In what seems like a constant, never-ending cycle, the fashion space has lost yet another heavyweight, Dame Vivienne Westwood (in fact, this year has taken several fashion luminaries; André Leon Talley (Jan. 18), Thierry Mugler (Jan. 23), and Issey Miyake (Aug. 5). The British designer played a pivotal role in popularizing punk style within the fashion space and tirelessly advocating for originality, artistic expression, and sustainability. From her signature tartan plaids, a juxtaposition of baroque aesthetics with a gritty punk edge, and a soft romanticism —Westwood is fully cemented as one of the great disrupters of fashion, leaving behind an immeasurable legacy.
After the news of her passing circulated on fashion twitter, I kept thinking about the long history of Black musicians and their connection to the punk sensibilities of Vivienne Westwood. Everyone from Lil’ Kim to Beyoncé has had a Westwood moment. And there must be an explanation for why it resonates so. Punk tends to be hard to reduce to a simple aspect (like, is it a genre, a style, a way of life?). But at the core, punk is a space of artistic and political experimentation, which I believe automatically speaks to the Black experience (“Fight The Power,” Hip-Hop as both a musical genre & culture, etc.). “I think the Westwood brand still resonates with Black musicians because of its overall design ethos with the spirit of challenging sartorial norms and defying certain ideas that are forced onto them. This is something that Black folks are up against daily,” says fashion journalist Scarlett Newman.
And just like any other music genre or major socio-movement, the history of punk is often told through a white lens. While it is difficult to pinpoint the genre’s exact origins, it’s widely associated with the British wave: The Sex Pistols, The Clash, and The Damned. And a little shop called SEX (which is where Westwood comes into the punk history fold). But while angsty white working-class folx were opposing the status quo across the pond, make no mistake that Black musicians were interjecting themselves into the punk cannon, both in the UK and the US.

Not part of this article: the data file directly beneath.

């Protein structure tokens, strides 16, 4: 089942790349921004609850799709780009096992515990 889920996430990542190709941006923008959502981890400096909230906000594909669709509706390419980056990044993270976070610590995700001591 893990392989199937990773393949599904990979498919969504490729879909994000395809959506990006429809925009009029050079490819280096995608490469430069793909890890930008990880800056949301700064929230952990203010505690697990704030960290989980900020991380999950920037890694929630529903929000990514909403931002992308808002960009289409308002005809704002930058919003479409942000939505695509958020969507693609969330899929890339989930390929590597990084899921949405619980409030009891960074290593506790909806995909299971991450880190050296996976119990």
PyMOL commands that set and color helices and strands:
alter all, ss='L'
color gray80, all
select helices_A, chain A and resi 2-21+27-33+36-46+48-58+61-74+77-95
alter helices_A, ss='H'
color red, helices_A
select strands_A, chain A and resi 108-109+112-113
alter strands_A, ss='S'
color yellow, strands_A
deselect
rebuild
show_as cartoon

Punk is provocative. From the proto-punk offerings of Death, to the widespread influence of D.C. hardcore punk band Bad Brains –- Black punk artists have always been there. As Newman echos, “Black people are inherently punk, in my opinion. We will challenge the system through music and self-presentation, something that Vivienne Westwood’s clothes speak directly to and were kind of born out of.”
This brings me back to Westwood. Her creations dressed the British punk movement and continue to illicit the same energy amongst artists today. From Cardi B wearing a Westwood signature corset to Pharrell and those sculptural hats, it’s clear that the Westwood brand still echos that angsty, rebellious essence.
Ahead, see some of the ways Dame Westwood’s punk, sartorial legacy has permeated Black pop culture and continues to live on.
Lil’ Kim Always A Fashion Icon
Pharrell x The Buffalo Hat
You couldn’t escape the sight of this iconic hat in the 00’s. Pharrell brought Vivienne’s signature Westwood Buffalo hat from the ’80s into the hip-hop ethos and into the fast fashion space. It was everywhere! This speaks to rap cultural figures’ influence and ability to make things trend.
Shine Bright Like a Pearl?
Doja As The Westwood Muse
Doja Cat has organically become a muse of Westwood designer Andreas Kronthaler over the past few years, which only makes sense. Doja has, from the jump, been known for her eccentric, avant-garde, slightly off-kilter aesthetic, so her wearing a Westwood S/S19′ look with a red chair on her head falls perfectly in line. From the 2020 AMA’s to hosting the 2021 VMA’s wearing 4 Andreas Kronthaler for Westwood outfits, to sitting front row at the S/S23 show decked in the brand.
FKA Twigs The Collector
Sza The Prom Queen
Much like her friend and collaborator Doja, SZA has been an unofficial ambassador for Andreas Kronthaler for Westwood as of late, opting to channel the brand’s punk femme energy for big events like the 2021 Oscars and the 2022 Met Gala.